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By Sarah Foster
Posted 1:00 AM Eastern
September 12, 2015

CHITTENANGO, N.Y. -- UPDATE: The case of Cindy McGinley, the wildlife rehabilitator who is engaged in an emotionally bruising legal battle with the New York Department of Environmental Conservation (DEC) to save the lives of two deer she had rescued, unfolded as scheduled on Tuesday, but the outcome is uncertain.

Presiding Judge Donald Cerio listened to arguments from both sides, but declined to make a ruling. Unwilling to hand down a hastily drawn decision, he explained he needed additional time to study the various documents that had been submitted and will render a decision at a later date.

He has 60 days to make a ruling.

In a post on her Facebook page, McGinley gave a brief account of the hearing and its immediate aftermath:

“I know you are all waiting with baited breath. I can say that I think oral argument went well for us, but the judge did not render his decision today. He wants time to consider. The DEC, for their part, is trying to paint me as a criminal who willfully broke the law and so am "unfit" to have a LCPEE. I maintain that I am the only one in this matter who actually CARES what happens to these deer, and if I was so unfit, why did I get a call just today from someone with a baby squirrel who found my name on the DEC website?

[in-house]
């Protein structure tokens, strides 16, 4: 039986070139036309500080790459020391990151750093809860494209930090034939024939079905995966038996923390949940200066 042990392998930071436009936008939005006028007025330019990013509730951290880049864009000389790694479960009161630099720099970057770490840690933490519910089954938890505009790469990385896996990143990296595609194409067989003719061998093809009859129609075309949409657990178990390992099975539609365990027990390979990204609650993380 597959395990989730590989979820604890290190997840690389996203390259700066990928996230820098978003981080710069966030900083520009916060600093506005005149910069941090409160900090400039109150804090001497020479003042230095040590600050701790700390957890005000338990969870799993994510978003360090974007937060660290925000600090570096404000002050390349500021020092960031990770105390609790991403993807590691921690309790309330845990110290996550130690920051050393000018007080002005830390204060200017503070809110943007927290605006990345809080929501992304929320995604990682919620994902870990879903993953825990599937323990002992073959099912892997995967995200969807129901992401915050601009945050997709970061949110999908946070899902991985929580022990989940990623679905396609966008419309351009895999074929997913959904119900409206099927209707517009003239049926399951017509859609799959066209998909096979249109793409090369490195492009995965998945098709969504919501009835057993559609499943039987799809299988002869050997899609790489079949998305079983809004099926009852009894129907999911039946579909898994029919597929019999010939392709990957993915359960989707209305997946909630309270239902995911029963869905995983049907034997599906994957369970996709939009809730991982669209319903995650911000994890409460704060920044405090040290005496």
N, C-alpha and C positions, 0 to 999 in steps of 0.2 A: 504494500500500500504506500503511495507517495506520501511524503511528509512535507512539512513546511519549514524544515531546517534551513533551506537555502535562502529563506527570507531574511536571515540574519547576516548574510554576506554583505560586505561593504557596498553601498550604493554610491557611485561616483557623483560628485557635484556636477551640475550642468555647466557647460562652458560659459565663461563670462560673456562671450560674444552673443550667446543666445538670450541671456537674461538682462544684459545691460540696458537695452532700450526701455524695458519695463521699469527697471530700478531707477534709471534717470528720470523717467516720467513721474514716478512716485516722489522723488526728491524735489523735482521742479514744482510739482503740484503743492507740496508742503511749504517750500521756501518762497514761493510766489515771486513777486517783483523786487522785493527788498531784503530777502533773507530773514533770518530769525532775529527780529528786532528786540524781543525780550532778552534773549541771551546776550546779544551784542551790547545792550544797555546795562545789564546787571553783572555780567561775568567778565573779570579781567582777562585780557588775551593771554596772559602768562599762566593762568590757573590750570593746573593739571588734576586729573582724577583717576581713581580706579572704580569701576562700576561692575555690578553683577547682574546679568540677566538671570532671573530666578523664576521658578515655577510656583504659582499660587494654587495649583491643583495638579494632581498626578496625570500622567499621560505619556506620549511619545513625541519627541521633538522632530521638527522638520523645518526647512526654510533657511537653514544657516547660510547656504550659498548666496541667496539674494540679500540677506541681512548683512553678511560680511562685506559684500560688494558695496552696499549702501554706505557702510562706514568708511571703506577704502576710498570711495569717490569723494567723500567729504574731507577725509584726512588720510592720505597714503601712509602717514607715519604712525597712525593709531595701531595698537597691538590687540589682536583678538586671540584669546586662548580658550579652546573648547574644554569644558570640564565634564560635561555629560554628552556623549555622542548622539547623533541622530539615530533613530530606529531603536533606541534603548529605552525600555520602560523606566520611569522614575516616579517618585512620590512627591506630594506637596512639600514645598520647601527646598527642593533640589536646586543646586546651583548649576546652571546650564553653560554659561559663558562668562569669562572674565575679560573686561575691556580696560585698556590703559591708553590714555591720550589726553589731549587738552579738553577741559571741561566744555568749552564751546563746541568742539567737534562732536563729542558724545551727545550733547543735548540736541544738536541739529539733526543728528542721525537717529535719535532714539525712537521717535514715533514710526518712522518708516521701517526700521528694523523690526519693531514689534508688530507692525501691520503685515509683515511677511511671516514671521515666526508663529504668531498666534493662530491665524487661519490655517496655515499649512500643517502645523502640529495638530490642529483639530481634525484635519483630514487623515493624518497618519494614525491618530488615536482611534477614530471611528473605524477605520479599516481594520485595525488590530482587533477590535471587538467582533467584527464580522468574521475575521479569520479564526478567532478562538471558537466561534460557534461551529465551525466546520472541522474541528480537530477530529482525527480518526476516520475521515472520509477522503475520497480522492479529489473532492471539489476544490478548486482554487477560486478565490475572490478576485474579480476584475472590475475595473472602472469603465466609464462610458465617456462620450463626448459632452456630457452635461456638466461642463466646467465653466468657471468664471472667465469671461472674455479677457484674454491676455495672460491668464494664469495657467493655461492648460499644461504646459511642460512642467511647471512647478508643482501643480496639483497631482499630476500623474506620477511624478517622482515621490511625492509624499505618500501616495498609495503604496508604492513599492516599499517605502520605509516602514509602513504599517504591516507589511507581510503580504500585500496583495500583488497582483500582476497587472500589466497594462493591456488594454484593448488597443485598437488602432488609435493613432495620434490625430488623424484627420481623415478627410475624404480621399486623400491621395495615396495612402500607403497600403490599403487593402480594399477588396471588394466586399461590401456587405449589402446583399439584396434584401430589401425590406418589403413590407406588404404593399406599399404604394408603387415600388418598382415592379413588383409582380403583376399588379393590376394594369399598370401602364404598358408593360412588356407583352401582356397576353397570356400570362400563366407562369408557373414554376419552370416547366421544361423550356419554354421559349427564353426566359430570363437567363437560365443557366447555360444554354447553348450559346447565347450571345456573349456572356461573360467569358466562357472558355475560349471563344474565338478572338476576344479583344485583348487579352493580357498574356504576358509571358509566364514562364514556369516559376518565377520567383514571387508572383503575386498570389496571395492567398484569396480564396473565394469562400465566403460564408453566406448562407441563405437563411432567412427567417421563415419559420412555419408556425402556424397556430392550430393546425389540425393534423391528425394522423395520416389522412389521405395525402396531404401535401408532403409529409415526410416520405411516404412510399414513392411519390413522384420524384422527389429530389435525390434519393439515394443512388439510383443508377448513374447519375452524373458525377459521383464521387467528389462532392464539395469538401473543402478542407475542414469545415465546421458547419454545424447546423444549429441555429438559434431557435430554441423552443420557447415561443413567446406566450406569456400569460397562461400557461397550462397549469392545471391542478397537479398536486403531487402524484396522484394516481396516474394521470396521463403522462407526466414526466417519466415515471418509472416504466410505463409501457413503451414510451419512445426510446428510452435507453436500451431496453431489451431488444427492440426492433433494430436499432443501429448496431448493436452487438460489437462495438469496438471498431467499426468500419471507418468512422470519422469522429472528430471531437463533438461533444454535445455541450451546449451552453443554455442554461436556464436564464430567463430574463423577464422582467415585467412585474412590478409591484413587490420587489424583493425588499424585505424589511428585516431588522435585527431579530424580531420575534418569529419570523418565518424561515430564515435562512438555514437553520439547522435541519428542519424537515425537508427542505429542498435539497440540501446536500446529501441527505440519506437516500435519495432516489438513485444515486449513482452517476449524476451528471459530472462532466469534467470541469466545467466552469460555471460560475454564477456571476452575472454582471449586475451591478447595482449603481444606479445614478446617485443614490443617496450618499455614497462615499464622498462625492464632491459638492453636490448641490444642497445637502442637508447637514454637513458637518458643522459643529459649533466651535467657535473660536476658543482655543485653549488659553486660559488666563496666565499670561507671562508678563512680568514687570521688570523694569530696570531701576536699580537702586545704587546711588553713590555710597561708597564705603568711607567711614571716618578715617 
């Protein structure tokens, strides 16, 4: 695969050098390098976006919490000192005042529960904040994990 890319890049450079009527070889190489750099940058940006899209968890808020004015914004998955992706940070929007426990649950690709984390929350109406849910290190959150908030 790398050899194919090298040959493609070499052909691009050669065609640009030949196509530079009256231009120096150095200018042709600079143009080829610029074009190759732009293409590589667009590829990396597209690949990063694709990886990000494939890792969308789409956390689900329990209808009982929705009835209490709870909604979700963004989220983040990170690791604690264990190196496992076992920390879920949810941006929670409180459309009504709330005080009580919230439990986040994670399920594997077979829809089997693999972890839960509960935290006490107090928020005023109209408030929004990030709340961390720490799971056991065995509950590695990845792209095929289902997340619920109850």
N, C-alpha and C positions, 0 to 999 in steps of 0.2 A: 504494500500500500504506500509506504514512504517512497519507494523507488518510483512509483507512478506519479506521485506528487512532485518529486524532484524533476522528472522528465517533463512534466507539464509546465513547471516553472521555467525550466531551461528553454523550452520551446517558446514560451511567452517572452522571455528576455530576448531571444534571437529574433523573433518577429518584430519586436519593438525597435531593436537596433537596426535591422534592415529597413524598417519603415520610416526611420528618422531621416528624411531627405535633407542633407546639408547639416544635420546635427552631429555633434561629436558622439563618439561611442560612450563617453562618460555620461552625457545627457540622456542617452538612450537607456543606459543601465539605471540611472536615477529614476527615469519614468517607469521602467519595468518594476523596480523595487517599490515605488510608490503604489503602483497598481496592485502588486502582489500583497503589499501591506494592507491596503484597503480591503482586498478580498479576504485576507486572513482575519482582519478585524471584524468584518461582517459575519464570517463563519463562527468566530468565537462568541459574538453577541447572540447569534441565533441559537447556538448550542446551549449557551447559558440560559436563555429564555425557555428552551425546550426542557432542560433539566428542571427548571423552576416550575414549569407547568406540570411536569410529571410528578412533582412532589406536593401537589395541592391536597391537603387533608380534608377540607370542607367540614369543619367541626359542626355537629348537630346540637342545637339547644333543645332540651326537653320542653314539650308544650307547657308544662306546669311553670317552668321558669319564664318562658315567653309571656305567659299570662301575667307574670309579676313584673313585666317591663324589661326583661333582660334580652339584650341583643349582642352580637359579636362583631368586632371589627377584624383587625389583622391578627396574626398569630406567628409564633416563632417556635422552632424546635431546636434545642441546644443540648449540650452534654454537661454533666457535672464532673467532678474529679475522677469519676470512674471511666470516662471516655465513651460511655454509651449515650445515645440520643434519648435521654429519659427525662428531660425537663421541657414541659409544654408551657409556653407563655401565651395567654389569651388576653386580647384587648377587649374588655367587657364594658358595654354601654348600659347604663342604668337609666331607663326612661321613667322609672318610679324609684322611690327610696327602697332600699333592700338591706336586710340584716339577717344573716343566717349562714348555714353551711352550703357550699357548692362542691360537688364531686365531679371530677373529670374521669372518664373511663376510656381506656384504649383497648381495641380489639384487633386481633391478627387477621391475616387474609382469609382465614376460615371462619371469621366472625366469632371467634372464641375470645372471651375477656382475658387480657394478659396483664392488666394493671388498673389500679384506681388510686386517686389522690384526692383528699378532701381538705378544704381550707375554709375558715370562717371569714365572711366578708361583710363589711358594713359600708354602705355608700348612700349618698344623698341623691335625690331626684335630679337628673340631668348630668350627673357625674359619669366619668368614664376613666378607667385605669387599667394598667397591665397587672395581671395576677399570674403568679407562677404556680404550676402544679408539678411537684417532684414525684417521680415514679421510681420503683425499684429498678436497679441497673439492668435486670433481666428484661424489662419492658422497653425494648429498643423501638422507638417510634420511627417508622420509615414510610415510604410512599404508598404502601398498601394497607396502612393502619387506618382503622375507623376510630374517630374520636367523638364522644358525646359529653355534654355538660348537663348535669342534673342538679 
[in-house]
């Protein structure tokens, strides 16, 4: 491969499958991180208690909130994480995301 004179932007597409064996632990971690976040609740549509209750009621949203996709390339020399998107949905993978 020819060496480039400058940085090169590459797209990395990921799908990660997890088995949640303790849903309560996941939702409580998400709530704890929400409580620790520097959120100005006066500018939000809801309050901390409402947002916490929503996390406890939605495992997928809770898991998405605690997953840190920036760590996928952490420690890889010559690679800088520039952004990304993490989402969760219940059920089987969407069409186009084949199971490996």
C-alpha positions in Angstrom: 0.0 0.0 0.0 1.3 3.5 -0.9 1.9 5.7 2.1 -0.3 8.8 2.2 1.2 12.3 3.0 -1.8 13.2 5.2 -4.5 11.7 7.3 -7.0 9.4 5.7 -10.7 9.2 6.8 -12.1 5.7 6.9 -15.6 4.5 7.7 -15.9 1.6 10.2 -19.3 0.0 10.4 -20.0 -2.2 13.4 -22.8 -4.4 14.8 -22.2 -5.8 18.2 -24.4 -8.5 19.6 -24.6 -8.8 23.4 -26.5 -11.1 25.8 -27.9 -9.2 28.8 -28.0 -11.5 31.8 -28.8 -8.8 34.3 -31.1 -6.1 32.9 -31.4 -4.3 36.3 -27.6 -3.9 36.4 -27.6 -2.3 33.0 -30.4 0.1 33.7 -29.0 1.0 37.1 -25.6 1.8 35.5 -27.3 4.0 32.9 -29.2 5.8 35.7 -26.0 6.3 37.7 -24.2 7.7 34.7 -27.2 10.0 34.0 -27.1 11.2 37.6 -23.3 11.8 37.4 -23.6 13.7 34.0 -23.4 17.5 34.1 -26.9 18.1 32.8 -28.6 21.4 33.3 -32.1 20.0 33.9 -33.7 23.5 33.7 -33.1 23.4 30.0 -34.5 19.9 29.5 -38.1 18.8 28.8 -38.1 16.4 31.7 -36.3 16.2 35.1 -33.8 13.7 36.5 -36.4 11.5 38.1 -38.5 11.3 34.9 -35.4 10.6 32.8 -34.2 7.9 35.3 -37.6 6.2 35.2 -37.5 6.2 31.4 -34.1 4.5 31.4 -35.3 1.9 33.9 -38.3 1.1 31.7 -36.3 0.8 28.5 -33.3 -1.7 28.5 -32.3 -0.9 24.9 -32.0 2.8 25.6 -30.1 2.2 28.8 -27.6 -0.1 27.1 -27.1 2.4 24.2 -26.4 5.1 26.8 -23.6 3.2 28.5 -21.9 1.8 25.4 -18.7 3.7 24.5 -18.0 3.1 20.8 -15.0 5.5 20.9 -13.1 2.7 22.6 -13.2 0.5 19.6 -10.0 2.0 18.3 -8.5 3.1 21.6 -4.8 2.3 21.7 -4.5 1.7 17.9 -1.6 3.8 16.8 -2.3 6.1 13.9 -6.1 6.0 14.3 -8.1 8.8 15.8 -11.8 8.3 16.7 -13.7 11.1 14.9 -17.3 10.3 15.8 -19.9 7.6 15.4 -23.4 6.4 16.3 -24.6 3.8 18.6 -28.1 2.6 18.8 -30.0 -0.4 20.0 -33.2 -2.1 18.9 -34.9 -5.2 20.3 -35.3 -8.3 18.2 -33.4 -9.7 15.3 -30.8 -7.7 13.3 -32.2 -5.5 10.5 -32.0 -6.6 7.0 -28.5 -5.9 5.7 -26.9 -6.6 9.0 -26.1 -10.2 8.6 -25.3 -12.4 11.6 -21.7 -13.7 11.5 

So please keep the good energy flowing (and thank you so much for all your prayers, well-wishes, and support) until this matter has been fully resolved.

Judge Cerio allowed TV cameras in the courtroom to film the proceedings, and three local channels posted footage: Time Warner Cable News; WSYR, the ABC affiliate in Syracuse (; and WKTV in Wampsville. To view the videos online and read the transcripts, click here, here and here.

The following report on the hearing is compiled directly from quotes and comments from the videos.

Earlier this [year], the DEC found out Cindy McGinley was keeping the two deer beyond their rehabilitation. She had never applied for a license to possess the animals long-term. McGinley claims she didn’t know she had to and attempted to correct the violation.